The Fellowship of the Ring – a review

Let me start off by saying that I have been a fan of the film adaptions of J.R.R Tolkien’s fantasy series for years now. I’ve watched them over and over, and rank them as some of my favourites. I have also always swayed toward fantasy novels, finding some of my best reads in the genre. So imagine my dismay when I began to read The Fellowship of the Ring, only to discover that I just couldn’t get into it, or at least until the final quarter of the novel.

It’s the series that every fantasy fan, and indeed every bookworm, needs to read. Wants to read. The Lord of the Rings is a classic, an absolute colossus in the world of literature. Tolkien’s work has inspired so many authors, and brought joy to so many readers. I had started to read the series a few years ago, but I had given up after a few chapters. Back then I put it down to a bad reading environment, but the second time around it felt like something more. I couldn’t connect with the novel for absolutely ages, both with the story, and its characters. I think it was all the songs and poetry that continuously peppered the story. It became draining for me – I’ve never been a massive fan of poetry, and to me it got in the way of the story at times.

The Fellowship of the Ring is my least favourite of the films. It’s the least exciting, and exists mostly to set the scene for the series, and introduce most of the main characters. The Two Towers is my personal favourite film, and so far I’m making good progress with the novel, and thoroughly enjoying it. I don’t enjoy novels that take too long to get their story off the ground, and to me that was a major problem with The Fellowship of the Ring. Don’t get me wrong, Tolkien’s writing is commendable throughout the entire book, with some real cracking lines and pieces of dialogue in it, and his skills at creating lore and backstories are second to none. His writing style isn’t a personal favourite, but then again I’ve read plenty of novels where I didn’t particularly enjoy the writing style, but loved the story itself.

It was the speed at which he got things started that frustrated me. It felt so blasé at times, and lacked excitement for me. Their time with Tom Bombadil was particularly boring, and I was glad when it ended. I began to feel that Tolkien was spending so much time showcasing the incredible world and array of people that he had created during the first half of the novel that it slowed things down too much. I’m not saying I wouldn’t have wanted him to include the lore, just that it could have been done differently. It was only when they met up with Strider, and even more so once the fellowship set out from Rivendell, that I felt the story was beginning to pick up. In a way, it felt like Rivendell was a transitional phase, where they left behind the lazy, nonchalant attitude of the Shire, and finally moved into the bigger picture. I enjoyed Gimli as a character most of all, and found that it was very often him that pulled the story up for me, so I was glad of his arrival in the novel.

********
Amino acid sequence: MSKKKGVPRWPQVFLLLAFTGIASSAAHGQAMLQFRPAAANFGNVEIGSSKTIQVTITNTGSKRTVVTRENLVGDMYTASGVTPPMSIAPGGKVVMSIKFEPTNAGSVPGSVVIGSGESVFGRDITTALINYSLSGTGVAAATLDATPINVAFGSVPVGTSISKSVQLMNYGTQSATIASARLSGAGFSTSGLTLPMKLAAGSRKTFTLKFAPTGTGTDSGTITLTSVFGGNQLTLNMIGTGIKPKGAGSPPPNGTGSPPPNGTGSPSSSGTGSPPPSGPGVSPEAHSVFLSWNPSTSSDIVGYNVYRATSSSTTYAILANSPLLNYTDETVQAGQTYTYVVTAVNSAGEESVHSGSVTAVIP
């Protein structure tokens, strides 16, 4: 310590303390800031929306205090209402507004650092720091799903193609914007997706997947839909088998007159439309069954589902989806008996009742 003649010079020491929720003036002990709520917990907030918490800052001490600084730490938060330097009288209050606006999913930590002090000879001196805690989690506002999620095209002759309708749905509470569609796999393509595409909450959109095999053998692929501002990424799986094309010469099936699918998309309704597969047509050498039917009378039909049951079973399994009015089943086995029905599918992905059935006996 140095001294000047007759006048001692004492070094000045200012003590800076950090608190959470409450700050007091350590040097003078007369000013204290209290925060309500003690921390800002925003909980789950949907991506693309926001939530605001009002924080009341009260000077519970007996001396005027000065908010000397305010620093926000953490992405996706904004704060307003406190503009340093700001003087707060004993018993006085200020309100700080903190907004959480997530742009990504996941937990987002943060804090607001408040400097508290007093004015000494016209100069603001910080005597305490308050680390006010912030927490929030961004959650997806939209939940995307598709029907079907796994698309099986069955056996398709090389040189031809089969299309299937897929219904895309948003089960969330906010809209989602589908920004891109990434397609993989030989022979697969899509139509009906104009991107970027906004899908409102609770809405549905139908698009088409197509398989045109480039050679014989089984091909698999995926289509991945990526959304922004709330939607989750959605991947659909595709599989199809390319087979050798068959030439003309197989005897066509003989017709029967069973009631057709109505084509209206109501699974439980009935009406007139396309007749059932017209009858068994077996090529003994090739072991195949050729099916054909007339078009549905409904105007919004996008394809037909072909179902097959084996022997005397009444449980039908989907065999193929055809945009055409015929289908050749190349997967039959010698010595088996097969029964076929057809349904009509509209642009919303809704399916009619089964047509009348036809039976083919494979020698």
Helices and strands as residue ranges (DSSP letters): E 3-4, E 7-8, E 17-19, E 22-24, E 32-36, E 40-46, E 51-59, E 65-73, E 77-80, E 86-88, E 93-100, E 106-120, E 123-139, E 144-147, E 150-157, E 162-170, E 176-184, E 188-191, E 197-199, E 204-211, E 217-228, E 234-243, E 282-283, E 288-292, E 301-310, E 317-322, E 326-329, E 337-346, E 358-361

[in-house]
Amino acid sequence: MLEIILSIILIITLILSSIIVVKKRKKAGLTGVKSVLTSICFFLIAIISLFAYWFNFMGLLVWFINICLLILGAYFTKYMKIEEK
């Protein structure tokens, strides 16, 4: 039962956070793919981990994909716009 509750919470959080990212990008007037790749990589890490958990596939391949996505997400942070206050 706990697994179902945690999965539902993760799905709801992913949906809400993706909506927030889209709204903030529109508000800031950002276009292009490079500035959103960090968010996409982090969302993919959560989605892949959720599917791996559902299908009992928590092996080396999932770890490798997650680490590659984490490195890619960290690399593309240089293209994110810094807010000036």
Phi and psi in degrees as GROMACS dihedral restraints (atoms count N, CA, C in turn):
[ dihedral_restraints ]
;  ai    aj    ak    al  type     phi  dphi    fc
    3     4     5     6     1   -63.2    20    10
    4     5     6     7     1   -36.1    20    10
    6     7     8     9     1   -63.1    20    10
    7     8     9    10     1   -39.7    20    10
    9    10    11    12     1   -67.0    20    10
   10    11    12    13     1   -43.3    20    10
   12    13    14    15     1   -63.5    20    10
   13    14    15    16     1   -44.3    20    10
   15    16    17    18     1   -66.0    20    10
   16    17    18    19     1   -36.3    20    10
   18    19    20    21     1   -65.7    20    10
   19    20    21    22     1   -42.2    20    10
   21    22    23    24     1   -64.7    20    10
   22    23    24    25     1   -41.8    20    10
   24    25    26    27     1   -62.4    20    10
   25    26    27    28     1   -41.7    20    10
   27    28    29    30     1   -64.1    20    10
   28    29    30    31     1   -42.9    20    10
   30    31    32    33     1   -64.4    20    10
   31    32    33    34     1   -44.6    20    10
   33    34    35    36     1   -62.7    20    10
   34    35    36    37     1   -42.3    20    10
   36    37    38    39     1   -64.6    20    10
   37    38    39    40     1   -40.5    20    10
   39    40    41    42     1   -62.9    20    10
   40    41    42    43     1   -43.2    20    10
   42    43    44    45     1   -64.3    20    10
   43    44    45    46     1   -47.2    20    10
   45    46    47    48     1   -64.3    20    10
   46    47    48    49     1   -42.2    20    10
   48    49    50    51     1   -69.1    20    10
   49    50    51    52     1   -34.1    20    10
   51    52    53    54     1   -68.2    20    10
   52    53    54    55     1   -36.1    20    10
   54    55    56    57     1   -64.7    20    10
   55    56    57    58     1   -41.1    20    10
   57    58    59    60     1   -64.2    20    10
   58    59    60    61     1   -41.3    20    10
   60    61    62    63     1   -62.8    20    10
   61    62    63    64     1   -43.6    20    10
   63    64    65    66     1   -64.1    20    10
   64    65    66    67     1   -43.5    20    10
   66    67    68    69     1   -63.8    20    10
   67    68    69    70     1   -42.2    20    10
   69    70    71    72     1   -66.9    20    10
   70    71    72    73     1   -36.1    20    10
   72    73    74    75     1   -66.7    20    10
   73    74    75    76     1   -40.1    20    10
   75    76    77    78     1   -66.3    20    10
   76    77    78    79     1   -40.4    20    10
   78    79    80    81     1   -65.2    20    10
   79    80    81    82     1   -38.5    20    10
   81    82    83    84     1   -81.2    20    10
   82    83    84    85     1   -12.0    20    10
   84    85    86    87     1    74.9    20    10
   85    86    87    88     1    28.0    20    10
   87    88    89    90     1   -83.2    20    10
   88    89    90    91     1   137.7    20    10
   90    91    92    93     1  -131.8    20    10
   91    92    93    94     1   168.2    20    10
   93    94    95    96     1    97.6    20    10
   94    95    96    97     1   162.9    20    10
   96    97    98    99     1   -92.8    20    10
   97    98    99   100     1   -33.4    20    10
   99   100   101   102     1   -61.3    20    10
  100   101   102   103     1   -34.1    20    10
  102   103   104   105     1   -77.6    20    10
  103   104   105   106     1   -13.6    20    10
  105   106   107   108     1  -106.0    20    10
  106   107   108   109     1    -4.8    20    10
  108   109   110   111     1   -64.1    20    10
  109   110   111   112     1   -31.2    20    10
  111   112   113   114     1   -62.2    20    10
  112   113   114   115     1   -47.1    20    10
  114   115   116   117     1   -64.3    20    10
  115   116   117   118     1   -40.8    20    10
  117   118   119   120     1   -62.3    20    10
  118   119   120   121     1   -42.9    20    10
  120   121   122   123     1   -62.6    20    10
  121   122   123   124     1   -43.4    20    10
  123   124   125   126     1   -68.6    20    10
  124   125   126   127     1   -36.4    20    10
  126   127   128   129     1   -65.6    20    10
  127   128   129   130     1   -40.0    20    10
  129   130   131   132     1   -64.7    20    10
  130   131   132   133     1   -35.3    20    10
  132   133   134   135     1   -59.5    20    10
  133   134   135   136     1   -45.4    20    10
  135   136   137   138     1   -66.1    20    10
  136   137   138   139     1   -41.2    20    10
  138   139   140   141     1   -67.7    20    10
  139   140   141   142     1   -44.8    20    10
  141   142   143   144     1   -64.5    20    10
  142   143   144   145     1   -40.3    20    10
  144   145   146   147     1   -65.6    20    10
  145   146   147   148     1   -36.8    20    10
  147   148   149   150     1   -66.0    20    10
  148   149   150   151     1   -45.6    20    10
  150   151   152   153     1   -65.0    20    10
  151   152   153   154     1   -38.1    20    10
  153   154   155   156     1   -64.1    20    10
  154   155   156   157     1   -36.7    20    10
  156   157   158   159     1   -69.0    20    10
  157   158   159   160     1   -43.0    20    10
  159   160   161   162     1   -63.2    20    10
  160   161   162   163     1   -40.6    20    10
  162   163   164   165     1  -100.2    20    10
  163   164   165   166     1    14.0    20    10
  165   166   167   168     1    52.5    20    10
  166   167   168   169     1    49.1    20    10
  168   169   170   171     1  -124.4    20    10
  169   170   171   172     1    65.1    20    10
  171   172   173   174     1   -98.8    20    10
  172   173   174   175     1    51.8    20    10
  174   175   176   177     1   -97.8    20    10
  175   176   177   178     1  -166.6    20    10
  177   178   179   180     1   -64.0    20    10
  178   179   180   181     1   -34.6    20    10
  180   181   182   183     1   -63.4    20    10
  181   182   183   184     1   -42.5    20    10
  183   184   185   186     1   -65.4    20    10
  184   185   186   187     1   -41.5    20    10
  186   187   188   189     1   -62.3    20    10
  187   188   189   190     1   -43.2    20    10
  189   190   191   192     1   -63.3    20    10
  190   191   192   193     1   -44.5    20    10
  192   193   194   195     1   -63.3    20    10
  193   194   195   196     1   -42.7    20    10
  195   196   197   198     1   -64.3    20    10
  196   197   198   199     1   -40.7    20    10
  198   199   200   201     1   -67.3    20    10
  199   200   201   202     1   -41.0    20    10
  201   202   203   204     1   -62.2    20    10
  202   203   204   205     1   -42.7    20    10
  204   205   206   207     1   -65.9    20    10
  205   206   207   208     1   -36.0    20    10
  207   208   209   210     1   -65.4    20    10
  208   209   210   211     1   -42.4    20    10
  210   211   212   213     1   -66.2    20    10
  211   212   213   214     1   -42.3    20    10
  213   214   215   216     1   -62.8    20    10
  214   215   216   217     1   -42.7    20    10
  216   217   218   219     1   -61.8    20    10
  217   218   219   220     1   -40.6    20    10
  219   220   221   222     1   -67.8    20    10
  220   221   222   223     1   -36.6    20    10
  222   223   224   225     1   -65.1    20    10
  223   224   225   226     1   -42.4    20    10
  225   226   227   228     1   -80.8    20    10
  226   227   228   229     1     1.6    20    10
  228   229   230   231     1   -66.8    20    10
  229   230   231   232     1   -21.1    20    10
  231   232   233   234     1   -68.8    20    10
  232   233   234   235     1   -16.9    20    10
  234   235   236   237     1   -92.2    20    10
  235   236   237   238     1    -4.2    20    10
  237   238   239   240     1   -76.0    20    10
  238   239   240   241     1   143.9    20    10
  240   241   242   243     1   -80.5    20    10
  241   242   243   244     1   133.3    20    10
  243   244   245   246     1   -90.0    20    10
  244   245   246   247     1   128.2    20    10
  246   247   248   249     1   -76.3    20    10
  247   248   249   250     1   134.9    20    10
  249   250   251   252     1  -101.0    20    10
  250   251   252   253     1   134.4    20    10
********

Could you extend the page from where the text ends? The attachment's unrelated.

The Fellowship of the Ring definitely improved the more I read it. By the time the fellowship had reached Moria I was beginning to find myself reading it because I wanted to, and not simply because I felt obliged to finish it in a way. I actually started to look forward to any chances I had to read it, and that general feeling of has continued so far into The Two Towers.

I have a tremendous amount of respect for Tolkien, both as a reader and a writer. He paved the way for so many people, and created something incredibly spectacular. I know my opinion of The Fellowship of the Ring may be a rare and unpopular one, but it doesn’t take away from my general enjoyment of the series, and the world Tolkien created as a whole. Because that’s the best thing about The Lord of the Rings, it’s so strong and well-developed as a series that a little slow-moving story-telling never would have been enough to bring it to its knees. And that’s the genius of J.R.R Tolkien.

Happy Reading!

Brianna.

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